Visitor Question

Given a traffic ticket even though the other driver admitted fault?

Submitted By: Robbin (Texas City, TX)

I was leaving a shopping center parking lot and entering a feeder road. I stopped behind the stop sign. But because my view was obstructed by high grass, I had to pull up slightly to get a better view. After several cars passed, it appeared I had clear view to pull out. As I pulled into the right lane, I saw a car coming and commented to my mom “that car is going fast”.

The other driver ended up on the curb and struck his left front panel (Nissan sedan) into my right front tire (Toyota tundra). We pulled into the right turning lane that entered the parking lot I was leaving.

The other driver pulled off the curb and ended up in front of me.

I asked my mom to tell him to pull in the parking lot because he was out of the car and vehicles were going by on the feeder road.

He immediately apologized and said he was speeding at 60 miles an hour. He took all the blame, because it was his fault. If he had not been speeding, I don’t believe he would have hit the truck. The driver told us his uncle was a cop in this town and had received the call but they’d send someone else.

I told the cop my side, but he was immediately condescending to me. I told him the driver was going 60 in a 50. He responded to me sarcastically, “well, it’s a feeder.”

A few seconds later, I told him the driver was speeding. The cop responded, “you can’t estimate speed.” I said “I don’t have to. He confessed to going 60.” The cop responded “that doesn’t matter.” My mom asked the cop, “so it doesn’t matter that he was speeding… a driver can go as fast as they want on the feeder?” The officer responded “yes.”

The cop gave me a Texas ticket, “Failure to Yield 545.155”. What chance do I have in fighting this? I’m worried that because of the ticket I’ll now be held responsible for the collision, even though the other driver admitted fault. What can I do? Thank you.

Disclaimer: Our response is not formal legal advice and does not create an attorney-client relationship. It is generic legal information based on the very limited information provided. Do not rely upon the information in our response, or anywhere else on this site, when deciding the proper course of a legal matter. Always get a personalized case review from a local attorney.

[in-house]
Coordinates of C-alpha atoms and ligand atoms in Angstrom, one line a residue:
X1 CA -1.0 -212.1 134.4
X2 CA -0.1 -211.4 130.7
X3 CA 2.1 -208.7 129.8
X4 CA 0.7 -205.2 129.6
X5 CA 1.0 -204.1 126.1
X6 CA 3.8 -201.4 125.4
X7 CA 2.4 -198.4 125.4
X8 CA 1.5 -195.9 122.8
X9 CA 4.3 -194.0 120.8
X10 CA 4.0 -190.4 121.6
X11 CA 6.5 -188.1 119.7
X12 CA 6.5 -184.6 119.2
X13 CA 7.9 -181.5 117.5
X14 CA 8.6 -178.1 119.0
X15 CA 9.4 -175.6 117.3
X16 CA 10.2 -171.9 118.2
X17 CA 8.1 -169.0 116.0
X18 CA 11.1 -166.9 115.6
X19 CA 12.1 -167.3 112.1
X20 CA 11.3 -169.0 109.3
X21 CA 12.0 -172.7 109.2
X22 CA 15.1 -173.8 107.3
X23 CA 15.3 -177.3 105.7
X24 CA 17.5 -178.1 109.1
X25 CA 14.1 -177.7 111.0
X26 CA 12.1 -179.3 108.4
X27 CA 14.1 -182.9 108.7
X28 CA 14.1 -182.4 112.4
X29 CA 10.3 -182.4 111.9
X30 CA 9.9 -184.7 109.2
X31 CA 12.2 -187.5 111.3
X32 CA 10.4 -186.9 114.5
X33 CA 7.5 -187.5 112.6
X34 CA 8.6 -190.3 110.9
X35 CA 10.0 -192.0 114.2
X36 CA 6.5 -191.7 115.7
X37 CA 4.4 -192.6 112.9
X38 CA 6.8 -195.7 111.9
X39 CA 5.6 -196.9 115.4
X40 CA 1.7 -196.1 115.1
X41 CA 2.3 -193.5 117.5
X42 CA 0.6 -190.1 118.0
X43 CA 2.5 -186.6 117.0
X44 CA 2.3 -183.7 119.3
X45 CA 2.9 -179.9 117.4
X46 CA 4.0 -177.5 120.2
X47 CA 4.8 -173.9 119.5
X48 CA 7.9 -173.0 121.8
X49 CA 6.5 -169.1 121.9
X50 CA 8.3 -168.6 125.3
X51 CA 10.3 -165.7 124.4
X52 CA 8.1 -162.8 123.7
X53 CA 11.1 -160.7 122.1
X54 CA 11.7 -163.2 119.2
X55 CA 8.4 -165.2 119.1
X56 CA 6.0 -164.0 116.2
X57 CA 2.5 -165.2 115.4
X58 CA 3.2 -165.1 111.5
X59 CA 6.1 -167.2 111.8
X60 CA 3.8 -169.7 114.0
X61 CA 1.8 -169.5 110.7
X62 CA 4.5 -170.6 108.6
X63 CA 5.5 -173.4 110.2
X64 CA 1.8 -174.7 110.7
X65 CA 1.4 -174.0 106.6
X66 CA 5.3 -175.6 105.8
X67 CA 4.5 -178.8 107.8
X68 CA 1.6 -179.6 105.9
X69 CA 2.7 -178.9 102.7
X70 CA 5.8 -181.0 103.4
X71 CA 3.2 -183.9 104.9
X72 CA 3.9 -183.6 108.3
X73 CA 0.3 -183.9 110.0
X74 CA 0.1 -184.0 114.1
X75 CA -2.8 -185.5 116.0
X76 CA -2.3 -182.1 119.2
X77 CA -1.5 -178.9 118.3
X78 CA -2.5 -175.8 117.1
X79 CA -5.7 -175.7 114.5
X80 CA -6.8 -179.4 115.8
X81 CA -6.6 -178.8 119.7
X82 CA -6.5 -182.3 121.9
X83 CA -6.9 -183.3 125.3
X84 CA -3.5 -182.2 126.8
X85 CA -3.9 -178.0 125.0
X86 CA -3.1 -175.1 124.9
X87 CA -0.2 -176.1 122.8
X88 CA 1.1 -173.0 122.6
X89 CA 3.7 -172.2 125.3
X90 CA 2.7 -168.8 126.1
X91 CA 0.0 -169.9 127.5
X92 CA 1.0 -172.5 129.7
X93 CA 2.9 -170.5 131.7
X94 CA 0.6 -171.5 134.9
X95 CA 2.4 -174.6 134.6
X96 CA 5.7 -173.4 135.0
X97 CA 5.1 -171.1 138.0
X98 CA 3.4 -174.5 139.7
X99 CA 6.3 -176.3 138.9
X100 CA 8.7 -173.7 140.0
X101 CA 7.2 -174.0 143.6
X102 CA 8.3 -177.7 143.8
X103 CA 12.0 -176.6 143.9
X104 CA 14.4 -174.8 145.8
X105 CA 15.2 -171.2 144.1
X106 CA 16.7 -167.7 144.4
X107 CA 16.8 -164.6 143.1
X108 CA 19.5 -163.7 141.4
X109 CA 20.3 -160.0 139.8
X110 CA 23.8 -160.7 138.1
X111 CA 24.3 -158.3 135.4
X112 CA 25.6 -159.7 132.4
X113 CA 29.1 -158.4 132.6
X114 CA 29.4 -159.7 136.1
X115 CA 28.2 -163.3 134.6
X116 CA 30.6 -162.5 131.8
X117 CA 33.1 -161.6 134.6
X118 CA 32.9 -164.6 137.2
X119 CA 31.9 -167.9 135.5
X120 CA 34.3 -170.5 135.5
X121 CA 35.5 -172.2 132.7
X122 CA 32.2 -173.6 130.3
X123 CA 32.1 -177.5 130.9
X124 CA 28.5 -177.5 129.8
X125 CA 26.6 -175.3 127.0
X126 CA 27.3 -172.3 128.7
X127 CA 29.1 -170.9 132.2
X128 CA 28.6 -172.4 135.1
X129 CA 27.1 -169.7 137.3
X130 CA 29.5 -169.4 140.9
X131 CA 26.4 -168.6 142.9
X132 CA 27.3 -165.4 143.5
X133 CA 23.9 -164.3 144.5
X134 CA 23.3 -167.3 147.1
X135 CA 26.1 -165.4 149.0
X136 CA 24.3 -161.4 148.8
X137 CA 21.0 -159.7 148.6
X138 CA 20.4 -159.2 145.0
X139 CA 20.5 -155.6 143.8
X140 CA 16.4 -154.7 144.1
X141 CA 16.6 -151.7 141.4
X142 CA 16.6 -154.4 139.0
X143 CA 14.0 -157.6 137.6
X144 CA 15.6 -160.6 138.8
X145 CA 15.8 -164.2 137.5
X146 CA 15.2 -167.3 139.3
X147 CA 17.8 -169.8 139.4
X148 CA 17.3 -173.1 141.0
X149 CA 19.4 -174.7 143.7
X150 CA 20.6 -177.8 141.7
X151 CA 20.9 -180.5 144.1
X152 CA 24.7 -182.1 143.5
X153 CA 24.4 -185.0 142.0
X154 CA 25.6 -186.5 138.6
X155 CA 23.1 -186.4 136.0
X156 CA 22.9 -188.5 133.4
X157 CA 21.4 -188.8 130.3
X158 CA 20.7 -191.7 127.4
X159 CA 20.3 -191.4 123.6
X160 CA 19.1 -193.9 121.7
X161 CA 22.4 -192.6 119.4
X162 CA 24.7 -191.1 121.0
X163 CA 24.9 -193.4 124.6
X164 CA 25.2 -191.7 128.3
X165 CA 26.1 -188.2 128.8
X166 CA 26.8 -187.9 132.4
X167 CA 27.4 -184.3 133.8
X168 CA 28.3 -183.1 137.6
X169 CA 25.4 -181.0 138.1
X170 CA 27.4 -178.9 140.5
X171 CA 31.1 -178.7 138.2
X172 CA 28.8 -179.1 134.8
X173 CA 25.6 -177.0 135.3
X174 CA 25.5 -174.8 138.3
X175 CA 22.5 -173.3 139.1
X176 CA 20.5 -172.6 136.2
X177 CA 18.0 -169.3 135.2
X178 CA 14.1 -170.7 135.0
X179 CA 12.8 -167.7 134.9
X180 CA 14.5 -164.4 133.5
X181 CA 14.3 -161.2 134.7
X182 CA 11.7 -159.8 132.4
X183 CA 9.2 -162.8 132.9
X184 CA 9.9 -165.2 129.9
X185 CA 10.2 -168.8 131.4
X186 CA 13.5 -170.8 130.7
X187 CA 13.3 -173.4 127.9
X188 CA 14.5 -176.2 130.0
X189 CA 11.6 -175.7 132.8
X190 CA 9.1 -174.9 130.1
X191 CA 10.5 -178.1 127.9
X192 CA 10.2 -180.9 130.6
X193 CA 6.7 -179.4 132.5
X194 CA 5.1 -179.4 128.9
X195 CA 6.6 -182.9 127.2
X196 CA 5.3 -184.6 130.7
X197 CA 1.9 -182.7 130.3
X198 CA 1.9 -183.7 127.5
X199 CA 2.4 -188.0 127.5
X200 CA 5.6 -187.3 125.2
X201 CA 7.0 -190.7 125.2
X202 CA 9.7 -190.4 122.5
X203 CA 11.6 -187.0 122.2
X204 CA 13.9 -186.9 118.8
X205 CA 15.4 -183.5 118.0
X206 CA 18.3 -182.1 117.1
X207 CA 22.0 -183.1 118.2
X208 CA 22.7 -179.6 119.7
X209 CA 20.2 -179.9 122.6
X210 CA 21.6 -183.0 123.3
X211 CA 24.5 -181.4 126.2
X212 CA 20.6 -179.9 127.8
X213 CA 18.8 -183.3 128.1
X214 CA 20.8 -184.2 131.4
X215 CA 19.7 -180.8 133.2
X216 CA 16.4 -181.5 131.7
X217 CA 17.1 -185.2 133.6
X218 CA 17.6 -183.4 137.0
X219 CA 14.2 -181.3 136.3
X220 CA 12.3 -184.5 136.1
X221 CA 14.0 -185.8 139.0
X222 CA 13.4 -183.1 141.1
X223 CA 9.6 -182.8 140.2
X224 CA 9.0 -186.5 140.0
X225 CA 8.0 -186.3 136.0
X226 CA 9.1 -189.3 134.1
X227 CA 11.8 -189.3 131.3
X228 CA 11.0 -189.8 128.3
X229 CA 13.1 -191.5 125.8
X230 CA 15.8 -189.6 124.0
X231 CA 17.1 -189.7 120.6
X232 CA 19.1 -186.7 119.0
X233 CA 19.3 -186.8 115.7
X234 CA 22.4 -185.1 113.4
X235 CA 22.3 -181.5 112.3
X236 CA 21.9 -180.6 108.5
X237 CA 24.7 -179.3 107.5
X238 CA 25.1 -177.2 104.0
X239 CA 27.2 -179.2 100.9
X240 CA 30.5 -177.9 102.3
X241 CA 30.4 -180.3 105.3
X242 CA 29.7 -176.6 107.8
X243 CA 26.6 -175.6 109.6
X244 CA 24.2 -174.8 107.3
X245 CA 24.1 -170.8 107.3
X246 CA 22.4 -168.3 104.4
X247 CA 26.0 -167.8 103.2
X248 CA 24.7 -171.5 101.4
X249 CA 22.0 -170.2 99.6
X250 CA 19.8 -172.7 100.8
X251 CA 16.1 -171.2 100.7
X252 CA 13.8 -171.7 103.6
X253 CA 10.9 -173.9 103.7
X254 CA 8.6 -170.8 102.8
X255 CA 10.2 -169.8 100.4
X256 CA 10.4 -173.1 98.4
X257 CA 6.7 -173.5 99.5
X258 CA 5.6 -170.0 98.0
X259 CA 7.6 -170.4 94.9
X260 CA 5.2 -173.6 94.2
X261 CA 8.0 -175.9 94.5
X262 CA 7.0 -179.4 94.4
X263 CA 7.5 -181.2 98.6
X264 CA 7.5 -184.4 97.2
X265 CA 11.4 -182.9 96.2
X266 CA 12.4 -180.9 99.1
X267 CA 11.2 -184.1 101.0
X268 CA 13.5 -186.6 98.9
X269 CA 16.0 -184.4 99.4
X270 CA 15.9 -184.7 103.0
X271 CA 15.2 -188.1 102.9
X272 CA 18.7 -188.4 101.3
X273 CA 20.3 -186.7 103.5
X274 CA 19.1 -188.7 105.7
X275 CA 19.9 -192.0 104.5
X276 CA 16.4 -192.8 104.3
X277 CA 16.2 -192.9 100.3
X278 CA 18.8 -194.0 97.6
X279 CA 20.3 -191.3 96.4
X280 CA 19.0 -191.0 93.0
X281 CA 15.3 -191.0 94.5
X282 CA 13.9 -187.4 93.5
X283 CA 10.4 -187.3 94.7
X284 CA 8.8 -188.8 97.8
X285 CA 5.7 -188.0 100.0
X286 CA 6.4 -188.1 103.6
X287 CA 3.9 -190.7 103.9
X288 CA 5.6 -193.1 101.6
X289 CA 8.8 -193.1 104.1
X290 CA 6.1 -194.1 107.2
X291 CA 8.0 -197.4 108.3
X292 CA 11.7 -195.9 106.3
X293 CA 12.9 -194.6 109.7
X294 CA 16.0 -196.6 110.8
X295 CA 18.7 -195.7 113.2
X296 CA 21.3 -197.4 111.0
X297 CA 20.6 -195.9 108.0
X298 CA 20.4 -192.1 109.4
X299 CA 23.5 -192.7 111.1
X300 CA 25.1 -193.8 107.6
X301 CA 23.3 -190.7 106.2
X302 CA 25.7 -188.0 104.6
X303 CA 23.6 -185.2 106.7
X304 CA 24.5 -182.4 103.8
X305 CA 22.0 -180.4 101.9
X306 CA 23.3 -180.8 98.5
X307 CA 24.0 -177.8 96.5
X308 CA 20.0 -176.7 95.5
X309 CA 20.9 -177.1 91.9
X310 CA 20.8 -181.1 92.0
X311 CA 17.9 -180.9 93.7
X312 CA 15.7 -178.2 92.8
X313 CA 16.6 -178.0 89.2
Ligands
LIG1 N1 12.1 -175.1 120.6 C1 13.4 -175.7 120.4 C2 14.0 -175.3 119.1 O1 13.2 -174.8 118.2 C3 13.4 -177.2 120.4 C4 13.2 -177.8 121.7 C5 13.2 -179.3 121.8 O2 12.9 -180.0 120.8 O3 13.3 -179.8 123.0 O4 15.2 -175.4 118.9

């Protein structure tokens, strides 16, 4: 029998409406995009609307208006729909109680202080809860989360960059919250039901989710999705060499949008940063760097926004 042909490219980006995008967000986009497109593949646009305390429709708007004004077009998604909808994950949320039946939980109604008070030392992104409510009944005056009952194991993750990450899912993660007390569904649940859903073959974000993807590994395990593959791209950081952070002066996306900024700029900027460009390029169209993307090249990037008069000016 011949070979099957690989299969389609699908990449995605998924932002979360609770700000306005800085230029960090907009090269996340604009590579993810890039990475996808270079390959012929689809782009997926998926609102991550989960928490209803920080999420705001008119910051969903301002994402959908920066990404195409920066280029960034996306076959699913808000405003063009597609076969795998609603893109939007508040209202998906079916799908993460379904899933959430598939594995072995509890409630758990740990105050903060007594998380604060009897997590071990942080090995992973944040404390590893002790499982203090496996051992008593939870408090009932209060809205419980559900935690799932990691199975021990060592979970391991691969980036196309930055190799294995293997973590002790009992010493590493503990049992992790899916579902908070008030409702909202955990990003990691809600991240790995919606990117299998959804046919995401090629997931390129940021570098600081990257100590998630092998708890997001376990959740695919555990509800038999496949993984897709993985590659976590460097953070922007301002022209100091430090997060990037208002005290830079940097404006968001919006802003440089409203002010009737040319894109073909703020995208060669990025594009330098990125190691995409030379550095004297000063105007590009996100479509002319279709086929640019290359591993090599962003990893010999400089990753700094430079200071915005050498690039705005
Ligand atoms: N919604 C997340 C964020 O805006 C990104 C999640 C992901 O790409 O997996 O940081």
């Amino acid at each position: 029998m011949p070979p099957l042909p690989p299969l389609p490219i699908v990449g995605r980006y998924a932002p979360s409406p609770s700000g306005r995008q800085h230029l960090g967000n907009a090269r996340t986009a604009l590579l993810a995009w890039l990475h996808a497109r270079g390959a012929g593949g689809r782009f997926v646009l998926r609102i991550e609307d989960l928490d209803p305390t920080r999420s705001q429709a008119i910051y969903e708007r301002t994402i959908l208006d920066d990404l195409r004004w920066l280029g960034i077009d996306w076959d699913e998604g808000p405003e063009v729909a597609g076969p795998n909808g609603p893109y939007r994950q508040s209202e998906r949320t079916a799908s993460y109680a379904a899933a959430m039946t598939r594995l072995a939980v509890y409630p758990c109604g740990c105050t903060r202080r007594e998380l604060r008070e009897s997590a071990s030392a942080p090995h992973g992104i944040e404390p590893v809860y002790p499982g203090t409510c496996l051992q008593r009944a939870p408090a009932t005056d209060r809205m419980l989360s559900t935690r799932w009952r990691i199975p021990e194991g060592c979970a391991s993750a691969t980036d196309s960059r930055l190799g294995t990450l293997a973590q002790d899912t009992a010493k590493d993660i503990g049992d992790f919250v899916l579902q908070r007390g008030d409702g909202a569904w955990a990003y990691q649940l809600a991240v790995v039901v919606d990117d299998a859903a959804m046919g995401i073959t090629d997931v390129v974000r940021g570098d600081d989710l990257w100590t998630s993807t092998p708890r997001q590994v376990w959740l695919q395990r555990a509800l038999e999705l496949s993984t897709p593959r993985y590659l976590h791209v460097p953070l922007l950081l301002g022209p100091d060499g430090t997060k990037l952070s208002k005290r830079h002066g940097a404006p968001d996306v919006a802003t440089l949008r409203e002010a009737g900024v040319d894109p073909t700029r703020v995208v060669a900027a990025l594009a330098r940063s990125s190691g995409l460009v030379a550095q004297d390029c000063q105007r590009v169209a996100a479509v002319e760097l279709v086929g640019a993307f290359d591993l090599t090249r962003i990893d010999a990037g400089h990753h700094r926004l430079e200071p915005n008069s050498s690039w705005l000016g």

Dear Robbin,

Whatever you do, don’t pay the ticket…at least not for now. In most cases, paying a traffic ticket is tantamount to an admission of guilt. Instead, notify the municipal court or justice of the peace office in Texas City.

In Texas City, tickets can be heard before a municipal judge or a justice of the peace. Tell the clerk you do not want to pay the ticket, but instead want to plead not guilty and have your ticket set for trial.

In Texas, a person fighting a traffic ticket has the right to request their ticket be heard before a judge alone, referred to as a Trial Before the Court (TBC), or by a jury of six (6).

If the municipal judge, or justice of the peace, hearing ticket cases in Texas City has a reputation for siding with the police, then you will be better off requesting a jury to hear your case. Finding out if the judge or justice has a reputation for siding with police officers will be difficult.

Speak with friends and family members who may have received a ticket and contested it. See what they have to say. You aren’t required to retain an attorney for your trial. You can probably handle the case yourself.

There is an alternative. If you go to trial and are found guilty, you will have a conviction on your driver’s record. Once the conviction is there, you won’t be able to have it removed.

To be sure you won’t lose at trial you might consider asking the clerk of the court if instead of a trial, you can enter a plea of “No-Contest” and receive a Deferred Adjudicated Sentence. In Texas, a deferred adjudicated sentence means once you successfully complete a drivers education course, your ticket will be dismissed.

Having your case dismissed in this matter means the insurance company can’t rely on a conviction to penalize you. Unfortunately, the insurance company, whether its yours or the other driver’s, will do what they want, regardless of the existence of a ticket, its dismissal, or a conviction.

Whether you decide to go to trial or not, contact your insurance company and tell them you have no culpability for the collision. Explain everything which happened at the collision site. From there you can only hope for the best.

Learn more here: Using Traffic Laws to Win Your Claim

The above is general information. Laws change frequently, and across jurisdictions. You should get a personalized case evaluation from a licensed attorney.

Find a local attorney to give you a free case review here, or call 888-972-0892.

We wish you the best with your claim,


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